Having acquired a slightly dubious copy from one of the murkier side-streets of Ebay, I’ve spent the afternoon watching Pilgrimage (1933), directed by John Ford. It’s a wonderful film.
The story is simple. Mrs Hannah Jessop lives in a small town in Arkansas and disapproves of her son’s relationship with the daughter of the town drunk. It’s 1917, so she schemes to have him sent off to fight in France (while other mothers are doing all they can to keep their sons from going to war). As his troop-train is leaving, he learns that his girl-friend is pregnant. He promises to return, but is killed by a collapsing trench in France.Ten years later, the mother is still bitter, but is persuaded to go with other “Golden Mothers of America” who have lost sons, on a pilgrimage to the war graves. She goes unwillingly, but the trip makes her think deeply about herself, and what she has done, and when she meets a young American in trouble, she finds a chance to redeem herself.
Two things turn this potentially very sentimental tale into a great film. The first is the performance of Henrietta Crossman as the mother. She plays a hard, and often unpleasant woman, but you’re always aware of the emotion she’s repressing. When she’s harsh to her son, or to the grandson she won’t acknowledge, you sense her longing and her desperate need. There aren’t many actresses who can do so much – but her IMDB entry is a list of forgotten pictures, none commercially available on DVD. A bit of googling suggests that she was originally a noted Shakespearean actress. I can believe it.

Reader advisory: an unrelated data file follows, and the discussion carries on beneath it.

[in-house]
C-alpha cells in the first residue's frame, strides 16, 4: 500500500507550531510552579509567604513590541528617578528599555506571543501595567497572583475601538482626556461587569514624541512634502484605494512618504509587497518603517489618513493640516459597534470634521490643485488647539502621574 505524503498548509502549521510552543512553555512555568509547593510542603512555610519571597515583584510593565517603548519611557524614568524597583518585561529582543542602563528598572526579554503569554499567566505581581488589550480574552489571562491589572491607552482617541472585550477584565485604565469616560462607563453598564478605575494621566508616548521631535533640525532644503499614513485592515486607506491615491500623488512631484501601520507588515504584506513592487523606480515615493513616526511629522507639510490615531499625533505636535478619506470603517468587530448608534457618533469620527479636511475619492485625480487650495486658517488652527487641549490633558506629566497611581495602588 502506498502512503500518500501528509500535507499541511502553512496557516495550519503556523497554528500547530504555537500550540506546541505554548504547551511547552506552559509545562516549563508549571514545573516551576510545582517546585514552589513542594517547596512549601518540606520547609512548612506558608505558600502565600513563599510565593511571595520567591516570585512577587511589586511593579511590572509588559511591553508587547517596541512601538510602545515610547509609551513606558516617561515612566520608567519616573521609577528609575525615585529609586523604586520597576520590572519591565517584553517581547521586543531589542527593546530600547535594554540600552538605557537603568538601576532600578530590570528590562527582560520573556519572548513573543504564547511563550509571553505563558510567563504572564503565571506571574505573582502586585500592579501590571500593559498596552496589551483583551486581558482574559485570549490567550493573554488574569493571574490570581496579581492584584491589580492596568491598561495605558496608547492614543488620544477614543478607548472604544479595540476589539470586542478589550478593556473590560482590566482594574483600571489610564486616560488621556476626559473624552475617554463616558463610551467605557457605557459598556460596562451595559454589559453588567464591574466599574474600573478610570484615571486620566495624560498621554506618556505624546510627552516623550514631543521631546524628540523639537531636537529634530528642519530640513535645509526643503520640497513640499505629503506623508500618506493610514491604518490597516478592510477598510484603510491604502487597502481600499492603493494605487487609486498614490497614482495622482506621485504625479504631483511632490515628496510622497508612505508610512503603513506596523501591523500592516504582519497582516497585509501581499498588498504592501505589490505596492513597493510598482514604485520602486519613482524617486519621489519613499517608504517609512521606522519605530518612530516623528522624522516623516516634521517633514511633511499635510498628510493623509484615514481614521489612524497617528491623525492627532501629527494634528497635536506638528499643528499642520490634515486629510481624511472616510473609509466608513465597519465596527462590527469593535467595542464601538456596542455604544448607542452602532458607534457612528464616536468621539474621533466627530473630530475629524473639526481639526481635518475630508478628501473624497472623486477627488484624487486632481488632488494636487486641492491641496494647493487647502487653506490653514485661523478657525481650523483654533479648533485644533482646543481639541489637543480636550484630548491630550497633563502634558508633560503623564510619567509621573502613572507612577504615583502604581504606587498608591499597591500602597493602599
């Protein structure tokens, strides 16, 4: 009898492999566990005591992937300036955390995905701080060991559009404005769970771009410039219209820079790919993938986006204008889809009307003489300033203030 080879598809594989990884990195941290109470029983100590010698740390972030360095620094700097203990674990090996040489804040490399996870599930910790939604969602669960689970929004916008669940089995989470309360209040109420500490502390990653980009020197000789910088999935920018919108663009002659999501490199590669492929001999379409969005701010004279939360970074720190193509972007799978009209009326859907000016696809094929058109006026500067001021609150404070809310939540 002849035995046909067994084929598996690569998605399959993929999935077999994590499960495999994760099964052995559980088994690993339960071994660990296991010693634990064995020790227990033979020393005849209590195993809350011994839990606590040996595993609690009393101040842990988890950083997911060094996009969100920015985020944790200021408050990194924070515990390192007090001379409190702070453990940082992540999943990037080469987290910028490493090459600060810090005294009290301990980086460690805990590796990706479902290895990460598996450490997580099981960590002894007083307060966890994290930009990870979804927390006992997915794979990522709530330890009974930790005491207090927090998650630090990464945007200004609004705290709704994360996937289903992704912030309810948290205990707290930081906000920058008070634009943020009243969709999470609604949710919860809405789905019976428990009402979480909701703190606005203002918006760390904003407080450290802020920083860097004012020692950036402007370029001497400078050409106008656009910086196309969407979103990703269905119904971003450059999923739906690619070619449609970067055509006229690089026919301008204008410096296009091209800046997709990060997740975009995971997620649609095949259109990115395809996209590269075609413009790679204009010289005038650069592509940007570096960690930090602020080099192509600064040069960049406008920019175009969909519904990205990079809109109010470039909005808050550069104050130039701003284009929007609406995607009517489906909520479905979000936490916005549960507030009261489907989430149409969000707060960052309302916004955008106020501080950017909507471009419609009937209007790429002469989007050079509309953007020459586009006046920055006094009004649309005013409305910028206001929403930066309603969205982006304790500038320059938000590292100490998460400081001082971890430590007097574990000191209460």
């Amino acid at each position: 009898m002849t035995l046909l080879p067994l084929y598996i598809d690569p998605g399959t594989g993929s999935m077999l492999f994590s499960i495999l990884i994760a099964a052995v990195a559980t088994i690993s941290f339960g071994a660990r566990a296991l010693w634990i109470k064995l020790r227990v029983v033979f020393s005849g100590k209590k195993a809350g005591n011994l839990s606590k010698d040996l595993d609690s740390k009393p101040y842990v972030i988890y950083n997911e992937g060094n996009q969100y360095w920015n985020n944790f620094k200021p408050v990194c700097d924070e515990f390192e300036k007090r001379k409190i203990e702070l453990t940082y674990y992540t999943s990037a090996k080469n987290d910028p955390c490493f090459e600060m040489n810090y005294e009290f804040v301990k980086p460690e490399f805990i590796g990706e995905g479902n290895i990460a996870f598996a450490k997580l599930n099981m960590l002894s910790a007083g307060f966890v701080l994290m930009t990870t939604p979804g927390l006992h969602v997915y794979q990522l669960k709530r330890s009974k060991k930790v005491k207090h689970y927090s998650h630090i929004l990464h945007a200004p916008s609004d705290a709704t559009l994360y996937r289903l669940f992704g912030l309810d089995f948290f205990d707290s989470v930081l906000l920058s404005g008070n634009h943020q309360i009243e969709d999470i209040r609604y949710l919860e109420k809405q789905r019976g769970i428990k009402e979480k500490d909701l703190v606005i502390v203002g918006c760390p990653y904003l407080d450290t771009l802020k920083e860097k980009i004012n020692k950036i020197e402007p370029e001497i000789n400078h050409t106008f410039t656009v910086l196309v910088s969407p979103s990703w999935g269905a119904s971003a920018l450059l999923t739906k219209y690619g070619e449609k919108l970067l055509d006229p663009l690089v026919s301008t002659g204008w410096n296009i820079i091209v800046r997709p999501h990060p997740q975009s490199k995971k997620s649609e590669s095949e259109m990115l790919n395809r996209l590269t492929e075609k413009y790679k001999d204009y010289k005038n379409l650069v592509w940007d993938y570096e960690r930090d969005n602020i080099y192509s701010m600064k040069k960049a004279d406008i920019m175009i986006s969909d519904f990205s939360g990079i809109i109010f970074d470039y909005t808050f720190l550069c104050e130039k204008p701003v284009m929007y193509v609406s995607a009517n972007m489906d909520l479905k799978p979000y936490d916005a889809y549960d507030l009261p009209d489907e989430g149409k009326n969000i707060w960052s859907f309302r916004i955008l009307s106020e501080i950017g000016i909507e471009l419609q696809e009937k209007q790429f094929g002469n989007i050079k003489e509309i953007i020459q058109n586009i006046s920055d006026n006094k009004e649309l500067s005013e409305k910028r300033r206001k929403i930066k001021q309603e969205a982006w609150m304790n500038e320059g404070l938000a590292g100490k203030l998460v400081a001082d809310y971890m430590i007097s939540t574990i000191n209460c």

The second factor, of course, is John Ford‘s direction. This film has many of the features that you find in his later films. There’s an evocative picture of small-town life, where the mayor is also the barber, but can rise to an official occasion with dignity. There’s the appreciation of military ritual – a moving French ceremony at the Arc de Triomphe, for example. There’s the mixture of moods – quick switches from sentimental melodrama to physical horseplay to seriousness. Above all, there’s the respect for the actors and characters that you always get in Ford – and the ability to place them just so in the frame without it seeming contrived.
Come to think of it, there may be a third factor in the film’s success – the dialogue is by Dudley Nichols, who went on to write the screenplay for Stagecoach, among others.
From a historical point of view the film is interesting. This is 1933, but there’s no disillusion, and no sense of futility. The war is seen entirely in terms of sacrifice. The son’s death is not heroic – he was just doing his duty when a shell explosion buried him under a trench wall. The film is about the healing power of remembrance and pilgrimage.
I bet there are British films of the time with similar attitudes – but it’s so damn difficult to get to see them.